The book is as much about people as places, and he chats to lots of locals in pubs and on Twitter as he’s on the way, and gets their take on the area (and Britain) now as well as their thoughts on the original march. There are also interesting encounters in local museums, with the Dean of Ripon cathedral, and two MPs (Tracy Brabin and Kelvin Hopkins). As all this took place only a few months after the EU referendum, it’s got Brexit running through it. Maconie voted remain, but he shows a good understanding of why so many of his northern neighbours didn’t, and a frustration with the metropolitan elite who still don’t get it.

I don’t agree with all of his analysis (and I certainly don’t agree with all his musical views), but I think this is an interesting, well-meaning book. A worthy successor to JB Priestley’s English Journey in fact, which he mentions a couple of times himself. If you know quite a bit about English working class history, you might not learn any new facts (other than the possible name of the dog accompanying the Jarrow Crusaders, though that seems to be disputed) but by explicitly using the contrast of then and now it makes you think about contemporary events and circumstances in a different light. Aside from that it’s an entertaining travelogue through some less than obvious holiday destinations like Luton, Bedford, Barnsley and Darlington.

Brexit and the collapse of planning

The quagmire of negotiations, the dangerous farce that is the Irish border question, every day we’re told of new and apparently unexpected complications of Brexit. Each time, a chorus of people ask what Leave voters were thinking – didn’t they work through all the knock-on effects in their imaginations, like mental chess? Didn’t they think ahead and realise how complicated it would be, what a bad idea, how practically impossible? This chorus doesn’t appear to be asking what David Cameron was playing at, or why there were no detailed plans in place for what would happen in the event of a vote to leave the EU. They don’t ask how on earth our political systems managed to let the referendum happen when there was no plan for one of the two outcomes, or how come Cameron was allowed to abdicate responsibility as soon as he’d landed the country in the soup.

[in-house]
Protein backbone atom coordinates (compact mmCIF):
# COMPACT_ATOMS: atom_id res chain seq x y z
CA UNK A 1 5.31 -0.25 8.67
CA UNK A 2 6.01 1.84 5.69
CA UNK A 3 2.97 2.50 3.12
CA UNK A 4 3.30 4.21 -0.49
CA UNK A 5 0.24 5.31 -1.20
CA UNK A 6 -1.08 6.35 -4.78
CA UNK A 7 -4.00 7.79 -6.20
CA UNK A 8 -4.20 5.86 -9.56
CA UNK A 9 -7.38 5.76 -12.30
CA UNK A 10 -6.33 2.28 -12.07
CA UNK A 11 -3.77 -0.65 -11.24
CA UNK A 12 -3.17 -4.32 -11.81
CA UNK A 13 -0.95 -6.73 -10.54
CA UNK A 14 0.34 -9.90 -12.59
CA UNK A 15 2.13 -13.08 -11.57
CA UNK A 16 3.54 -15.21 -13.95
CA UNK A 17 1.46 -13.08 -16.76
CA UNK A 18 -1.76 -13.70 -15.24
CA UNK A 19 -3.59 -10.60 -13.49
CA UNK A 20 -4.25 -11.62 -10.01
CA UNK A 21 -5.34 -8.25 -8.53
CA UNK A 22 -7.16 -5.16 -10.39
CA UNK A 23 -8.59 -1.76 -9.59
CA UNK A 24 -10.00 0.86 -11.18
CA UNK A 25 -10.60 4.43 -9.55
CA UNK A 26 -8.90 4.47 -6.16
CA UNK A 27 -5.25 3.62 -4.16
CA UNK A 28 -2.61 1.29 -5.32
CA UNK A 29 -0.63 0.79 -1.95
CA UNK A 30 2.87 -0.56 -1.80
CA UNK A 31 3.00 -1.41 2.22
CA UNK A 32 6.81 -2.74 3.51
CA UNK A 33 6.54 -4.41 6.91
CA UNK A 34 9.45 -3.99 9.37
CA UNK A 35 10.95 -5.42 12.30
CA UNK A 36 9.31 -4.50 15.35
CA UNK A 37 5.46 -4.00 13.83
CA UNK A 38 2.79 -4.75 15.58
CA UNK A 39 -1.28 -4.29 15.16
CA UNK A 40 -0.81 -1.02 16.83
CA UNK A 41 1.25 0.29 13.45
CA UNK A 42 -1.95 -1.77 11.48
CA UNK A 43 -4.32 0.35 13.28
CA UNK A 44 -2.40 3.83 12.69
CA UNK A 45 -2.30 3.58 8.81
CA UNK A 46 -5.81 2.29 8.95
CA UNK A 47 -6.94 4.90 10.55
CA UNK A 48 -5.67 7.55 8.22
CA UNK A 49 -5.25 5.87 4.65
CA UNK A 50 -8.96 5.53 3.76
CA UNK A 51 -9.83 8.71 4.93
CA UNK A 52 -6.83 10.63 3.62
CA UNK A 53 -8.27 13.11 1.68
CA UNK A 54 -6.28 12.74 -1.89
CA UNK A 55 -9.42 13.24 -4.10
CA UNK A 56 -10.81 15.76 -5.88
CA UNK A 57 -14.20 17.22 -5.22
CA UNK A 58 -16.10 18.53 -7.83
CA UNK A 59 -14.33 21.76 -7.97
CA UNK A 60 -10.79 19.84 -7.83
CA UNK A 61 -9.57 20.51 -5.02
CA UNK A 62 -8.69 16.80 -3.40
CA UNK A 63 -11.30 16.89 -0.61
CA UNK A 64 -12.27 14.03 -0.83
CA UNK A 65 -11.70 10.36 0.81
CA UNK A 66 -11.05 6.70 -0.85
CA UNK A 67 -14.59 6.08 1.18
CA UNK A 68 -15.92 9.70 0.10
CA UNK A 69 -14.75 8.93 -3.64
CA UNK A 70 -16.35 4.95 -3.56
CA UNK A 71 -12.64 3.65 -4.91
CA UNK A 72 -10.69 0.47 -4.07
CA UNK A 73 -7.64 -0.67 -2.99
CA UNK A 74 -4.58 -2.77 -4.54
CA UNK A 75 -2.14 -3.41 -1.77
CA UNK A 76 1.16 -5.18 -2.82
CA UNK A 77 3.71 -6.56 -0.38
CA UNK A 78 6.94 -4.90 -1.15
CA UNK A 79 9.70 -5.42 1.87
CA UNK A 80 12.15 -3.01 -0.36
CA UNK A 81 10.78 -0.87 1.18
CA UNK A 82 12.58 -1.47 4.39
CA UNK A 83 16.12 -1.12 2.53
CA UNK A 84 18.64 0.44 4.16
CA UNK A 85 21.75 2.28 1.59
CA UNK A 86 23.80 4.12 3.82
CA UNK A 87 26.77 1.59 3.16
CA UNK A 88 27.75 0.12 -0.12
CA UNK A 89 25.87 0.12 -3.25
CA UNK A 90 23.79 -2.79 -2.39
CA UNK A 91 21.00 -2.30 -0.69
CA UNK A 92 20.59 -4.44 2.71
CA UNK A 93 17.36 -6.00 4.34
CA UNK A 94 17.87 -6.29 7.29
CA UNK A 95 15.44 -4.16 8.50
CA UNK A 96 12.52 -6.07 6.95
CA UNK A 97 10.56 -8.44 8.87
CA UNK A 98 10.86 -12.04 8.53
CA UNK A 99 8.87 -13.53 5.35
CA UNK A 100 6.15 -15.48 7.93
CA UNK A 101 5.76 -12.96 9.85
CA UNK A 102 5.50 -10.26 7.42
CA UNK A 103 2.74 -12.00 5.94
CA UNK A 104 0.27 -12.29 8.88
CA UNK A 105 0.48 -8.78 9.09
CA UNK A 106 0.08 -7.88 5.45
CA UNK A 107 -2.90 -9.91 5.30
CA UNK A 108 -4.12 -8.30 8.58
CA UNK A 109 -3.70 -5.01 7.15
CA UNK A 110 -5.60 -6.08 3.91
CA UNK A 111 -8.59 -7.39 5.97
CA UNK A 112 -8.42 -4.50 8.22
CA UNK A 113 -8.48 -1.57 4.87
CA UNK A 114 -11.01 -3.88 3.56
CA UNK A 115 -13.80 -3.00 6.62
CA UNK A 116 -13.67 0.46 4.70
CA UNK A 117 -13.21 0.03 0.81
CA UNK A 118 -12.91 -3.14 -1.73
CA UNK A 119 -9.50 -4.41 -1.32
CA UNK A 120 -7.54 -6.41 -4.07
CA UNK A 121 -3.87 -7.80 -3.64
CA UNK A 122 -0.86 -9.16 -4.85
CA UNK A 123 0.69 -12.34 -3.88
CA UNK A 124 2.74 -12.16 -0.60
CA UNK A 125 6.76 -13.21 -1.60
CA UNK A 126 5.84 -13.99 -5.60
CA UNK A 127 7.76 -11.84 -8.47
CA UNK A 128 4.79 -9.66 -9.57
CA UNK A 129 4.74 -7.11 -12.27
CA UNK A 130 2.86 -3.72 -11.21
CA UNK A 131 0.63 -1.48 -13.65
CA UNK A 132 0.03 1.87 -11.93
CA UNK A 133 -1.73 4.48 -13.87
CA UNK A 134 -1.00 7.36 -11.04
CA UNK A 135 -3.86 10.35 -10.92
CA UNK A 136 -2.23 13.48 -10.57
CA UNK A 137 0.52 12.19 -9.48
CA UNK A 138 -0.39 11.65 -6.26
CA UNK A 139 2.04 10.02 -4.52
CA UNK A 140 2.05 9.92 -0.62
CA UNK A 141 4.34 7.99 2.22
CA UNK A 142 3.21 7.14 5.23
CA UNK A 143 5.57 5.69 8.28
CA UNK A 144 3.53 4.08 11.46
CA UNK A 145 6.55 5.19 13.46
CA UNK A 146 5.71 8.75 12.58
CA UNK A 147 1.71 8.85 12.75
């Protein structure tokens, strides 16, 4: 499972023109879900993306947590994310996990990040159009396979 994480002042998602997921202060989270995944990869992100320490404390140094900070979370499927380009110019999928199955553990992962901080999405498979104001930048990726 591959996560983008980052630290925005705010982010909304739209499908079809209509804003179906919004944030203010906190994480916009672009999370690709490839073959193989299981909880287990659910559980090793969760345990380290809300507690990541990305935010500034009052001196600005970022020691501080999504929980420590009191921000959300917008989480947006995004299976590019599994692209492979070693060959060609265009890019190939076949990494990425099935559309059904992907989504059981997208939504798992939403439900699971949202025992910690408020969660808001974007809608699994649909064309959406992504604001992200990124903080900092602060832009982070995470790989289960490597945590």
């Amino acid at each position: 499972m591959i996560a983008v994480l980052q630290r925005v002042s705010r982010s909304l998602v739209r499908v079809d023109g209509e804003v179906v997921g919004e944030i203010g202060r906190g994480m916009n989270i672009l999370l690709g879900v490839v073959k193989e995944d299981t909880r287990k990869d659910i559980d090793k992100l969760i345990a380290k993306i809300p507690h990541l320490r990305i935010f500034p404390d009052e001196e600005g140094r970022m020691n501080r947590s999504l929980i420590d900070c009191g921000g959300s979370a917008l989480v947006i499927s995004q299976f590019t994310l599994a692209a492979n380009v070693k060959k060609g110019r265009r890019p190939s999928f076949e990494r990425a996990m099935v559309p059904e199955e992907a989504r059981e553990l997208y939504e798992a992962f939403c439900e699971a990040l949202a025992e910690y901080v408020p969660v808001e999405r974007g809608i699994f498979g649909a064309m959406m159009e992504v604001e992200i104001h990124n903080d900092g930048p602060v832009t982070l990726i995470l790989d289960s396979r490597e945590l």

There are several scenarios I can think of, to cover David Cameron’s disregard for consequences:

  1. Knows that we can’t/won’t leave the EU, but poses the question anyway. No planning required; even if Leave wins, we won’t be leaving. But Remain will win anyway, so no need to worry about what to do if public opinion shows a leaning towards Leave.
  2. Intends to leave the EU if the vote goes that way, but doggedly believes it won’t as he has never met anyone except a few cranks in his own party that would vote Leave. Arrogantly (and incorrectly) assumes no planning required, simply because the messy and complicated reality of leaving the EU won’t arise.
  3. Doesn’t seriously consider the question of whether we’d leave the EU or not. The vote will go the right way, and life will continue as before. No planning desired, as it’s a waste of time.